wow, fuck skrillex’s tour manager. i’m opening at buku getting into a funny routine sampling 4 bars of two seperate skrillex drops (as a well played joke) seconds from my bare noiz drops and this fucking guy grabs me and threatens to “throw me off the stage”. i told him fuck you, you are not removing me from shit i’m leaving though cuz i will be damned if i am treated like that while i perform. i love winter circle productions and buku music fest. i even kinna like some of the innovations sunny moore has made in music production. That said as an artist i have a basic right to be treated with respect, same goes for my set. You do not touch me or my equipment while i’m performing. if you wanna shut off my audio or fucking sue me, go for it. the stage is a sacred place thats why i chased your ass off it, fuck you.
One of the beer vendors would later comment that SpamM Kid was his new favorite artist. I may have to concur, man has some cajones.
Rapper G-Eazy had an infectious energy about him that played really well in the crowd. Fresh off an insane-but-standard 10 shows-in-4-days run at SXSW, G-Eazy managed a more-than-serviceable mid-day set that had everyone smiling and bobbing along. Hoarse but happy as can be, G-Eazy threw in some interesting samples including Grizzly Bear’s “Two Weeks” and local indie act the Generationals “When They Fight, They Fight” into his set during “Make Up Sex“, earning some bonus points in my book. His positivist outlook had a notable effect on the crowd and he took every chance he could to engage with the rail riders at the main stage at arms length, offsetting some of the negativity set off by SpamM Kidd’s hilarious rant/run-in.
A-Trak played to the picturesque backdrop of the evening’s setting sun, a brilliant scene visually as a good majority of the day’s crowd began to roll into the Mardi Gras World grounds. The DJ repped his label Fool’S Gold on the back LED a fair bit and threw down his standout remix of ‘Heads Will Roll‘ by the Yeah Yeah Yeahs (featured in new rager film Project X), breaking BUKU Sunday wide open and unleashing the pandemonious scene that resonated across the grounds for the remainder of the festival.
Next, came SBTRKT, who, along with Big K.R.I.T., stood out as the set of the day. Although not necessarily comparable to T.V. on the Radio, they were the only band I could liken them too, perhaps in light of the fact that TVOTR is equally unclassifiable and difficult to pin down. Each song was a total 180 stylistically from the one preceding it, and the 10-minute plus jam on “Pharoahs” was perhaps the musical apex of the day and was followed by an extended segment of dark and minimalist live improvisation. Elements of synth-laden downbeat oscillated (somehow) seamlessly with stylistic precision towards pulsating disco-punk rhythms that brought to mind mid-stride live LCD Soundsystem. Would pay good money to see these guys again and they’ll undoubtedly be making a huge impression this summer at mega fests like Coachella and Bonnaroo. Not a set to be missed if you get the chance on the summer festival circuit.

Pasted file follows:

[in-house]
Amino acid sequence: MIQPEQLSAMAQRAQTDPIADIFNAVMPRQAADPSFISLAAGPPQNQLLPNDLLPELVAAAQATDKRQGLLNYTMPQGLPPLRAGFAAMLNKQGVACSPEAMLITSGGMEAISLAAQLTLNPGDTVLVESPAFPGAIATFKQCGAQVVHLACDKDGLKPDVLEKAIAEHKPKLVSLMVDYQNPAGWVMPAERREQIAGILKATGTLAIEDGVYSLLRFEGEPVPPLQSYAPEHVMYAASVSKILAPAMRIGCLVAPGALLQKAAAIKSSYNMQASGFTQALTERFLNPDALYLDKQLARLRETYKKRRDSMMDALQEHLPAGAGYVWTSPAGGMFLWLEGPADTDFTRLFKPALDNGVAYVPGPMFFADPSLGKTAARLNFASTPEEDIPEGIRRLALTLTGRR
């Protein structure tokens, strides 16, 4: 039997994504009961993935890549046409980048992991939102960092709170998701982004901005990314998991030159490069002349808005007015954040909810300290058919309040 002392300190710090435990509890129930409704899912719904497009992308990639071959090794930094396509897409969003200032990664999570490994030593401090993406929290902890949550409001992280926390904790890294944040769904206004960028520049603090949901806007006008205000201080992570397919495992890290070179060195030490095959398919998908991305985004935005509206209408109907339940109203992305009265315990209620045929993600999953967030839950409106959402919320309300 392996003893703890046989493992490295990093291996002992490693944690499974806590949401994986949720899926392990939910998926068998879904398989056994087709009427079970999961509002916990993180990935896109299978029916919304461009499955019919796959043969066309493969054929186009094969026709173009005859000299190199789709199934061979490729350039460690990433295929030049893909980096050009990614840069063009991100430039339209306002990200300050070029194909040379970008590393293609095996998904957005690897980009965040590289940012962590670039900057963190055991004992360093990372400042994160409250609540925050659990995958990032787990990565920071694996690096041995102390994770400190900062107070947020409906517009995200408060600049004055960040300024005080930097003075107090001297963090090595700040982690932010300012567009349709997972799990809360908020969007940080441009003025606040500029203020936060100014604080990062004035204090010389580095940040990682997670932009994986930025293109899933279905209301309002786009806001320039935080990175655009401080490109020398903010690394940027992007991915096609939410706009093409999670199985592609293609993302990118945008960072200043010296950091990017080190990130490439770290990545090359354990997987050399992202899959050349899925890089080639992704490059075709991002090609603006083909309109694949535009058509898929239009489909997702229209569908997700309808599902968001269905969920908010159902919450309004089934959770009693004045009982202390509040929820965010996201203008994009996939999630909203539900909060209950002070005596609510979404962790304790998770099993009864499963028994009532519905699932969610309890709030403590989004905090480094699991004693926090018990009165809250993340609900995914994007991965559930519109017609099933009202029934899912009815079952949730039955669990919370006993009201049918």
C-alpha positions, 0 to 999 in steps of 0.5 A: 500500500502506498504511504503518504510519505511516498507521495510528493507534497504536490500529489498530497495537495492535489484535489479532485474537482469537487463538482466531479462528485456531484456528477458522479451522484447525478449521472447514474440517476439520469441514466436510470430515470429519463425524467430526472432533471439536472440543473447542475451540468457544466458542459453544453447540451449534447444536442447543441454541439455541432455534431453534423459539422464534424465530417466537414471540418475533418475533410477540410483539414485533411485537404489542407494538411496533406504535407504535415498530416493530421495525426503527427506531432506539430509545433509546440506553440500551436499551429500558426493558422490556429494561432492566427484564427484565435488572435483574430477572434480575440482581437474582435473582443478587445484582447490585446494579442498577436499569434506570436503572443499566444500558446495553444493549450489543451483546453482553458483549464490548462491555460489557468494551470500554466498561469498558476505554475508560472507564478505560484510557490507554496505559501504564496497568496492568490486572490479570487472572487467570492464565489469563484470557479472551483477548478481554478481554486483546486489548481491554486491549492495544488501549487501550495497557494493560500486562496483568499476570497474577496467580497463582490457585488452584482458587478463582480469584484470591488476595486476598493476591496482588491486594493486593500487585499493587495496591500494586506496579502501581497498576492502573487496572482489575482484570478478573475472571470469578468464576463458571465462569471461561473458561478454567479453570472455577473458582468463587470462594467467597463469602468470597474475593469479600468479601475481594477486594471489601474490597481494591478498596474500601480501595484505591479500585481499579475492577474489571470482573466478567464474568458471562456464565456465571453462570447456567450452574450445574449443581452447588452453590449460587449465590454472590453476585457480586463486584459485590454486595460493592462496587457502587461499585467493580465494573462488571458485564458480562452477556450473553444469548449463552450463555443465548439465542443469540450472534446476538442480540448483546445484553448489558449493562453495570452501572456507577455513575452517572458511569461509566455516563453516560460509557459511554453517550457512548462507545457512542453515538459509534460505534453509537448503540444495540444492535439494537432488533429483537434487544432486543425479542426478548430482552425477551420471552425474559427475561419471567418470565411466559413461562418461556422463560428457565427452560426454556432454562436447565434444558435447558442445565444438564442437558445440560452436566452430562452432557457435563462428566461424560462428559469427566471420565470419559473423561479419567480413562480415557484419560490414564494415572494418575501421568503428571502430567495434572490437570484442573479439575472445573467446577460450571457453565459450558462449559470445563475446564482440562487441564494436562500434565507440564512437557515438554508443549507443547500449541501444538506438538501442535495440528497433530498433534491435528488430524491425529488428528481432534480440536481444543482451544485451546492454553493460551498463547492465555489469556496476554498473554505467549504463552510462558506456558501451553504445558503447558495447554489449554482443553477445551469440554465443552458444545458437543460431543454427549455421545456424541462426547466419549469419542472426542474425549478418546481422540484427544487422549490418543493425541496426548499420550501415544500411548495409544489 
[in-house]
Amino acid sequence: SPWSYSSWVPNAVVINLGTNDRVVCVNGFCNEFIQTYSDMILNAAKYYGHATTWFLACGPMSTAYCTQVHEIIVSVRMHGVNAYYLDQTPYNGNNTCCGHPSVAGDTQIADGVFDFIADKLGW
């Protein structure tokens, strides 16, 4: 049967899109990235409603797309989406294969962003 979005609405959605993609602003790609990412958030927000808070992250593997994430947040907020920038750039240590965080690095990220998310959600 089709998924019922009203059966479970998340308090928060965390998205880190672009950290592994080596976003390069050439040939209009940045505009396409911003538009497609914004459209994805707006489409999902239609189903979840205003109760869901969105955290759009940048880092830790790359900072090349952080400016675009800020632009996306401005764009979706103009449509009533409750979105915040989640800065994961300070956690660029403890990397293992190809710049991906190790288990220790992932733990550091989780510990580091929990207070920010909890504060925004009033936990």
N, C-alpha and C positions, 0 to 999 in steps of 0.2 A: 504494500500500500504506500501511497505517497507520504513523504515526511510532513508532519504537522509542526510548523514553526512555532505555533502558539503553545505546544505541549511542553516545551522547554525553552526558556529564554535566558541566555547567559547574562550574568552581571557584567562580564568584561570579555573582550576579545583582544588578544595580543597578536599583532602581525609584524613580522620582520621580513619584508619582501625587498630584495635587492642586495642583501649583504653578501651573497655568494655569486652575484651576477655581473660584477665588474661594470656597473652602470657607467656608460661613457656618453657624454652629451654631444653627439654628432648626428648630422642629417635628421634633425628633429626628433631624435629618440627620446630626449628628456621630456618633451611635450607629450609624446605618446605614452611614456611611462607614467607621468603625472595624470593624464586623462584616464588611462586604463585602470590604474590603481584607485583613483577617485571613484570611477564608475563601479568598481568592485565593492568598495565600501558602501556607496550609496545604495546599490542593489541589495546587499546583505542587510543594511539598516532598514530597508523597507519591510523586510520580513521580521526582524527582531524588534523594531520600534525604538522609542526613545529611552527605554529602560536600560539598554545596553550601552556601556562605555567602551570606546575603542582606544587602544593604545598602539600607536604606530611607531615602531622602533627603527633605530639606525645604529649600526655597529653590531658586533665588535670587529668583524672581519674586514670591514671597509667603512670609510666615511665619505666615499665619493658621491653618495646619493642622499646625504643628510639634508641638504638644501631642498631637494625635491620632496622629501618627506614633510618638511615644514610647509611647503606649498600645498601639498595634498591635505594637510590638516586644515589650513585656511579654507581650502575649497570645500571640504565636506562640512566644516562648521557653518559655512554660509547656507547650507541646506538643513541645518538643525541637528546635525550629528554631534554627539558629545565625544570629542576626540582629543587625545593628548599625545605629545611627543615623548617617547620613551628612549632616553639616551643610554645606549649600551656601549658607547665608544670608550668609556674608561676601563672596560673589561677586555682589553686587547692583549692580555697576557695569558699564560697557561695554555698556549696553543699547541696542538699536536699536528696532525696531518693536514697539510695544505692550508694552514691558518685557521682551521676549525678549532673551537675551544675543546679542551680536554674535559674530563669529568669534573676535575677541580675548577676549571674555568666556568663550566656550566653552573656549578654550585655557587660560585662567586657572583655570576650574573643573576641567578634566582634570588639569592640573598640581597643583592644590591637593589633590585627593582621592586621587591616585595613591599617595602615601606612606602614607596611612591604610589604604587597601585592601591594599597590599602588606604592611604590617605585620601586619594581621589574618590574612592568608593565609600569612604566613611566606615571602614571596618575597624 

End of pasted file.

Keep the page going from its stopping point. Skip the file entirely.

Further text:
Big Gigantic slayed a huge crowd in the Bassik Ballroom, playing with the kind of panache one would expect from a festival headliner. It’s easy to see that the duo of Dominic Lalli [Producer/Saxophone] and Jeremy Salken [Drums] expend a lot of brain power, time and practice tweaking their live sound, crafting live and pre-recorded mixes, optimizing the bass sound, and putting a HUGE emphasis on making the drums hit hard and clean. There may not be a young live act out doing more to bridge the gap between live instrumentation and a more DJ-leaning production and they undoubtedly made a substantial impact on any first timers in the crowd. While taking a breather during the set on the riverside ship, peering back into the Ballroom the crowd on the floor of the ballroom sustained a level of explosive energy that may not have been rivaled until the crowd at Skrillex.